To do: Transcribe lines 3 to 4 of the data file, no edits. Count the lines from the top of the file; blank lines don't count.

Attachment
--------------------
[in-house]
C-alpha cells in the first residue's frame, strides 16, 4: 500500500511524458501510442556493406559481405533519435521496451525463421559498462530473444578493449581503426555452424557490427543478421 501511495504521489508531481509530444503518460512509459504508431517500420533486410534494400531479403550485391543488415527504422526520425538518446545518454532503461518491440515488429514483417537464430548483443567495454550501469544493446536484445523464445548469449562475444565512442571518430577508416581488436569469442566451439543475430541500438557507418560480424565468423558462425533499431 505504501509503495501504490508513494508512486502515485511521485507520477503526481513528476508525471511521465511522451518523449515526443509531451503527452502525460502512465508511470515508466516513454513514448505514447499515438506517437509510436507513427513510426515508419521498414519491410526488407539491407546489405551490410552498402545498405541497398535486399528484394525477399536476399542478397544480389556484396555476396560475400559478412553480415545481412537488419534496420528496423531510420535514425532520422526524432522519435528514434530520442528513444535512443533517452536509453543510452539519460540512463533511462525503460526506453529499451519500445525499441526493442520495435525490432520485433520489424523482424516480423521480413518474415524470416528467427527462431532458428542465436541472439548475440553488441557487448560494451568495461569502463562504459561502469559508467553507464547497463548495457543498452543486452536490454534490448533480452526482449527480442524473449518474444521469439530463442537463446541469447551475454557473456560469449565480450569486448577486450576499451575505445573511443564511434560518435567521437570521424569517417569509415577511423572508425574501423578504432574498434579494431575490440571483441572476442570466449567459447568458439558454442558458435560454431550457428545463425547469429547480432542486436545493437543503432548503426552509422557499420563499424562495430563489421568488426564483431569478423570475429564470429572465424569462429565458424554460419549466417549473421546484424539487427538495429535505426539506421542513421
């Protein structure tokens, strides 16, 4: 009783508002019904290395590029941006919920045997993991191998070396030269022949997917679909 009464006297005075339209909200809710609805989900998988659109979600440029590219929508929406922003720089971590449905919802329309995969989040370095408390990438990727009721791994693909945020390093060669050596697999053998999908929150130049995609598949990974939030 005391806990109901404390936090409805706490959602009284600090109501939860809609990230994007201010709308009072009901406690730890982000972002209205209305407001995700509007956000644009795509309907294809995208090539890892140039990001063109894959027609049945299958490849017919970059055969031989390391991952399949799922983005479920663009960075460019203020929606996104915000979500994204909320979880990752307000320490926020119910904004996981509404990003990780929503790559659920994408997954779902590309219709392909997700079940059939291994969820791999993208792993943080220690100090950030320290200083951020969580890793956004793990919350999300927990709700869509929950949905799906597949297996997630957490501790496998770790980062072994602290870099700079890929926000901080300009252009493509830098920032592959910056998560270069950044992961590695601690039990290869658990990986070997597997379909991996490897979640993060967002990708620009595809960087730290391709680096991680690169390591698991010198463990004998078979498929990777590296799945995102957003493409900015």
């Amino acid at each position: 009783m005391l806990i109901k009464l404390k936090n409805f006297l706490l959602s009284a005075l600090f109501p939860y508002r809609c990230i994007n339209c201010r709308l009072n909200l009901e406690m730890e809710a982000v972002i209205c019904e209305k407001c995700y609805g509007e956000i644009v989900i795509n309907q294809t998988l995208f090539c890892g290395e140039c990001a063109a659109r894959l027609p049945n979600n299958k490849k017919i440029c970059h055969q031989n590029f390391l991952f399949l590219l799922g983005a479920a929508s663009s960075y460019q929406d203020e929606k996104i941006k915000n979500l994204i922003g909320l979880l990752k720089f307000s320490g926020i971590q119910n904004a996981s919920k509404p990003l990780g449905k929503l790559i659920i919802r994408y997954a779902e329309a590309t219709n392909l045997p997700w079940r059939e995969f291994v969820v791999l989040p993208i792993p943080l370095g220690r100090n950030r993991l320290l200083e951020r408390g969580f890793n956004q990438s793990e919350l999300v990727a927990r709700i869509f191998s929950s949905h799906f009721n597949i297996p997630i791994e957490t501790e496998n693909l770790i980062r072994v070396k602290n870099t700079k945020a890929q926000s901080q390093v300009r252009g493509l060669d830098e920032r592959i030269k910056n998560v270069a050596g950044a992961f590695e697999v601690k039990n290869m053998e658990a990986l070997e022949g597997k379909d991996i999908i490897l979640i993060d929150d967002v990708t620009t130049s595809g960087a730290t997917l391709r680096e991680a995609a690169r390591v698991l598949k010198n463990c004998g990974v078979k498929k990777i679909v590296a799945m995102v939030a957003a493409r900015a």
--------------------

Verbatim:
């Protein structure tokens, strides 16, 4: 009783508002019904290395590029941006919920045997993991191998070396030269022949997917679909 009464006297005075339209909200809710609805989900998988659109979600440029590219929508929406922003720089971590449905919802329309995969989040370095408390990438990727009721791994693909945020390093060669050596697999053998999908929150130049995609598949990974939030 005391806990109901404390936090409805706490959602009284600090109501939860809609990230994007201010709308009072009901406690730890982000972002209205209305407001995700509007956000644009795509309907294809995208090539890892140039990001063109894959027609049945299958490849017919970059055969031989390391991952399949799922983005479920663009960075460019203020929606996104915000979500994204909320979880990752307000320490926020119910904004996981509404990003990780929503790559659920994408997954779902590309219709392909997700079940059939291994969820791999993208792993943080220690100090950030320290200083951020969580890793956004793990919350999300927990709700869509929950949905799906597949297996997630957490501790496998770790980062072994602290870099700079890929926000901080300009252009493509830098920032592959910056998560270069950044992961590695601690039990290869658990990986070997597997379909991996490897979640993060967002990708620009595809960087730290391709680096991680690169390591698991010198463990004998078979498929990777590296799945995102957003493409900015």
């Amino acid at each position: 009783m005391l806990i109901k009464l404390k936090n409805f006297l706490l959602s009284a005075l600090f109501p939860y508002r809609c990230i994007n339209c201010r709308l009072n909200l009901e406690m730890e809710a982000v972002i209205c019904e209305k407001c995700y609805g509007e956000i644009v989900i795509n309907q294809t998988l995208f090539c890892g290395e140039c990001a063109a659109r894959l027609p049945n979600n299958k490849k017919i440029c970059h055969q031989n590029f390391l991952f399949l590219l799922g983005a479920a929508s663009s960075y460019q929406d203020e929606k996104i941006k915000n979500l994204i922003g909320l979880l990752k720089f307000s320490g926020i971590q119910n904004a996981s919920k509404p990003l990780g449905k929503l790559i659920i919802r994408y997954a779902e329309a590309t219709n392909l045997p997700w079940r059939e995969f291994v969820v791999l989040p993208i792993p943080l370095g220690r100090n950030r993991l320290l200083e951020r408390g969580f890793n956004q990438s793990e919350l999300v990727a927990r709700i869509f191998s929950s949905h799906f009721n597949i297996p997630i791994e957490t501790e496998n693909l770790i980062r072994v070396k602290n870099t700079k945020a890929q926000s901080q390093v300009r252009g493509l060669d830098e920032r592959i030269k910056n998560v270069a050596g950044a992961f590695e697999v601690k039990n290869m053998e658990a990986l070997e022949g597997k379909d991996i999908i490897l979640i993060d929150d967002v990708t620009t130049s595809g960087a730290t997917l391709r680096e991680a995609a690169r390591v698991l598949k010198n463990c004998g990974v078979k498929k990777i679909v590296a799945m995102v939030a957003a493409r900015a």